During ski season, local promoters know there's gold in them thar hills.

A run for the money: The combination of white powder and loud music has long been a recipe for a good time -- probably ever since the discovery that chewing coca leaves really enhanced the, um, spiritual feeling of the tribal drum circle. Although there's little shortage of powder-induced fun down here in the flatlands (as a visit to the bathroom of your average Denver club demonstrates -- the longest lines are inside the stalls), it's at about 10,000 feet that you find the real action -- albeit with a different kind of powder. Local meteorological experts (Channel 9 weather guru Mike Nelson, at least) predict heavy snow throughout the remainder of the winter, in contrast to last season's relatively meager dumpage. And while that gives skiers and snowboarders more reason to celebrate than a Gortex sale at REI, it also gives local musicians and promoters a lift.

As a growing mass of calendar-savvy artists are discovering, gigging in mountain towns is a tidy way to fill in the holes left vacant by overcrowded schedules at Denver and Boulder clubs and to bridge the time and distance between dates in surrounding states. Conventional wisdom holds that ski-town venue owners know that skiers, tired from falling down the mountain all day, want to eat, drink and be merry, and that they generally spend more money when they're being entertained. While many of the gigs are located in lodges and resorts at the end of that last run, the ski season also creates a kinetic cultural energy in the surrounding towns, both big and small. For roughly four months of the year, normally sleepy communities like Avon, Edwards, Gunnison and Winter Park fill many of their clubs, bars and theaters with music nearly every night of the week -- a marked departure from the slow seasons of spring and fall. (Backwash recently spoke to the entertainment editor of a Vail publication who said he was able to take an entire month off after skiers left town last year, confident that local venues would resume a less frenetic pace and welcome all the area's Jimmy Buffett cover bands back to their stages.) When you add up the afternoon shows, après-ski performances and evening gigs, Colorado bands have hundreds of places to play during peak season -- i.e., right now.

Still, the mountain-town market is a largely uncharted territory that some smart promoters have just begun to explore. Frank Dewey, a founding partner of both Bill Bass Concerts and Golden Axe Concerts, recently founded Colorado Concerts, a promotional company whose sole focus is placing mid-sized touring bands in mountain-town gigs on their way to somewhere else, usually following Denver-area shows at venues like the Fox and Gothic theaters. Dewey's current calendar finds Leftover Salmon at the Double Diamond in Aspen on January 18 and 19, Vinyl at 8150 in Vail on January 19, and Fishbone, also at the Double Diamond, on February 2. (The mountain-bound music lover can check the full schedule at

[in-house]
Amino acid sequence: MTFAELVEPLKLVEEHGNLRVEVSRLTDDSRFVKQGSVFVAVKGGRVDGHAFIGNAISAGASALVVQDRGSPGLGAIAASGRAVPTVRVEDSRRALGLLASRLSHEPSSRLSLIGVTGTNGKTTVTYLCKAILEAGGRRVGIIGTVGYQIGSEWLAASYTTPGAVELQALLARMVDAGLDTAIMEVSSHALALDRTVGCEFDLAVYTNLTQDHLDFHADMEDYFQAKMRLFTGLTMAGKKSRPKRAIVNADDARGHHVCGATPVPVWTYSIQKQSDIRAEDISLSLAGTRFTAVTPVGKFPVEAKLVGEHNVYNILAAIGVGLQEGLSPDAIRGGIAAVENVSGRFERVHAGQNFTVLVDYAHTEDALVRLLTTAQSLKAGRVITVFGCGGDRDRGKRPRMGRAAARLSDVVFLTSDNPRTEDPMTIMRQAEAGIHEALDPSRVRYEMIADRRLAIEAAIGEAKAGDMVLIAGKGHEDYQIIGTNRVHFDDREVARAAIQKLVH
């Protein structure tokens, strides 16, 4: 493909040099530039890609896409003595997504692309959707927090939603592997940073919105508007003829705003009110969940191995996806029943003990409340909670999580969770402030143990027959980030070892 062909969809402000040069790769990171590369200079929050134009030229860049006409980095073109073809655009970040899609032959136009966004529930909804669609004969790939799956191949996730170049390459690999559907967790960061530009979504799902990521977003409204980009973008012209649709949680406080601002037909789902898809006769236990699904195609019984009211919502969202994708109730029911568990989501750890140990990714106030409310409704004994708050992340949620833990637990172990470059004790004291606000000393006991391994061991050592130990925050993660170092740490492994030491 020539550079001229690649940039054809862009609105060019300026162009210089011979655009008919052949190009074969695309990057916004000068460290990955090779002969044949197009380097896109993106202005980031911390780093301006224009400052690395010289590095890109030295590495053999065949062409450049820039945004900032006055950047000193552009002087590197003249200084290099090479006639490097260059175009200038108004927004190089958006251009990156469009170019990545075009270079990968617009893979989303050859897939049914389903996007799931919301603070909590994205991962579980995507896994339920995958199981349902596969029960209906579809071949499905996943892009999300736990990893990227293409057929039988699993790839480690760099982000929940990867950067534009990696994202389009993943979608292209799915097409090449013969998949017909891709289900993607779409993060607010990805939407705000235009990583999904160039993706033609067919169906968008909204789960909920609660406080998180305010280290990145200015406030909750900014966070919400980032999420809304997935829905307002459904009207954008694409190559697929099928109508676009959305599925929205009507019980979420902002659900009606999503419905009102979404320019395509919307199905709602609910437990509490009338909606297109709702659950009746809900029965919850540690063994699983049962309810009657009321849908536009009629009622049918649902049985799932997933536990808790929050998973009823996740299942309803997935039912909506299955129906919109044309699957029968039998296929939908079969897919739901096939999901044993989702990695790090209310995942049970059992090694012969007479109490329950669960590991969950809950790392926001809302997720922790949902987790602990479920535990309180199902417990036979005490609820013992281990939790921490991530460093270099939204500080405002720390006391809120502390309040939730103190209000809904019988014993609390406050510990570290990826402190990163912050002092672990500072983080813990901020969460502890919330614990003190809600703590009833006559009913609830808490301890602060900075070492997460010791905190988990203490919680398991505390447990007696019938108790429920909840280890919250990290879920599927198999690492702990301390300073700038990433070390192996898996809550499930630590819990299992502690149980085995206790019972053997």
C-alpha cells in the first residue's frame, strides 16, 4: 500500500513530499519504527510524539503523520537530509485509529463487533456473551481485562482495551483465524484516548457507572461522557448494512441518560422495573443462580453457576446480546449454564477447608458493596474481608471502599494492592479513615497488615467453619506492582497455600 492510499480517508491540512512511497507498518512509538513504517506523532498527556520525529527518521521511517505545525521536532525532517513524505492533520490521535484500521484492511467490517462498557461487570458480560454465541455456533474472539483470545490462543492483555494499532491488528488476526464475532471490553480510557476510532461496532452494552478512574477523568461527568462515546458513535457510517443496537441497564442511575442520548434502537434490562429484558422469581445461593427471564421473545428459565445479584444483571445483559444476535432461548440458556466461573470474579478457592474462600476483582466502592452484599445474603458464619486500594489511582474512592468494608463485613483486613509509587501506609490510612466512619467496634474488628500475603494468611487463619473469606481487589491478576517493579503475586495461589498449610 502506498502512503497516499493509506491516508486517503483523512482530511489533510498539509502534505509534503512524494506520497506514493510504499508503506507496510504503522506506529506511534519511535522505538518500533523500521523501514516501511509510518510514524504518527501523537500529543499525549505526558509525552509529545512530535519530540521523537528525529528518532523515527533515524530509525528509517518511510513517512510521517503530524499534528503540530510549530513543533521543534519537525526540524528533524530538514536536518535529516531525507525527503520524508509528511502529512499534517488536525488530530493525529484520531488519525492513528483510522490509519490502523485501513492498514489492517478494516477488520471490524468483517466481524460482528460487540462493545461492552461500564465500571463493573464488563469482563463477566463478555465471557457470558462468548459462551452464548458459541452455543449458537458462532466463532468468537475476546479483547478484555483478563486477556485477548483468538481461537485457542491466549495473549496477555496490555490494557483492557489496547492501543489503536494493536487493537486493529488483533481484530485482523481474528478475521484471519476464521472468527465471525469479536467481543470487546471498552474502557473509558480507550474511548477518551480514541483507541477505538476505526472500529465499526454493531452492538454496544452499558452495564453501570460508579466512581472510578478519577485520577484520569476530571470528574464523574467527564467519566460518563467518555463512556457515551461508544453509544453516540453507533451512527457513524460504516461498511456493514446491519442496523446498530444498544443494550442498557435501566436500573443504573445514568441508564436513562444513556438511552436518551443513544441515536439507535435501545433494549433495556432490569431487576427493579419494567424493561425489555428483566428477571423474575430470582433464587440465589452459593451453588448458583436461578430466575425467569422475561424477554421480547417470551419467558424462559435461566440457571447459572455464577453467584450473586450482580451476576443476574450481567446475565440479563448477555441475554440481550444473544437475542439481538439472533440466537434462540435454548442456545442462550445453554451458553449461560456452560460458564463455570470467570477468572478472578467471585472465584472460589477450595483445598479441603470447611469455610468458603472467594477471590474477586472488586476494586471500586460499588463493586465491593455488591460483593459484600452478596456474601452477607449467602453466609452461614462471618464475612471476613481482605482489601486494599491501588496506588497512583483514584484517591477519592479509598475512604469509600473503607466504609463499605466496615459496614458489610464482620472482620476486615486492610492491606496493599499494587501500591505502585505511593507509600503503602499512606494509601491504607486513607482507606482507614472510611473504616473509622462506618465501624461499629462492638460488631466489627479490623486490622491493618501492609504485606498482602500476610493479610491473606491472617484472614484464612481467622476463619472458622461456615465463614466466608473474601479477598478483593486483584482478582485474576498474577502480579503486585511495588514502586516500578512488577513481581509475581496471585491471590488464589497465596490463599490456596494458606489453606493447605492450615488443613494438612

Of course, bands the size of Fishbone are probably able to get dates where and when they request them, mountain town or no. Yet given the diminished number of artists willing to even come into Colorado during weather-heavy months (see "Alone on the Range," December 7, 2000), there's still plenty of opportunity for smaller artists to compete and get good gigs on ski-town stages -- and to get paid in the process. Doug Tackett operates the Littleton-based booking agency Road Dawg Touring Company (in addition to manning the bass in A Band Called Horse with Uncle Nasty), and during the past couple of years, he's placed some of the national blues and rock artists on his roster (which includes Mem Shannon, Ray Manzarek and slide-blues guitarist Roy Rogers) in mountain towns. He's also worked with a disparate group of locals who prove you don't have to play half-hour space jams of Grateful Dead covers to cut it with high-elevation crowds: Paul Galaxy and the Galactics, Michelle and the Book of Runes, David Booker and Love.45 are among the Denver acts that have snagged mountain gigs under Tackett's guidance. He says larger locals with solid draws can generally expect decent guaranteed fees and, often, free rooms and food. But smaller bands are wise to treat mountain gigs as they would shows in their own city -- that is, they should be aggressive in their networking with agents and club owners and do promotional work to ensure a decent house. Whatever the band's status, a mountain-town booking means musicians can get out of Dodge without planning a full-fledged tour.

"There is a tremendous opportunity for small bands to explore these gigs and to get a crash course in traveling together," Tackett says. "It's a chance for them to see how they work together and get along in a confined space. And when it's a weekend trip up into the mountains, you can look at it as a paid vacation."

Tackett is always accepting submissions from bands hoping to get dates in Colorado and beyond; materials can be sent to him at 10464 Purgatorie Peak, Littleton, CO 80127; or e-mail Of course, you can go the indie route and start pounding the pavement -- or the powder -- on your own. The Web is a good resource for finding regional venue information (start with the Ariel Publicity site,, for a list of clubs statewide). Just be sure to bundle up and watch for avalanche warnings. Hopefully, the biggest ruckus will be on the stage.

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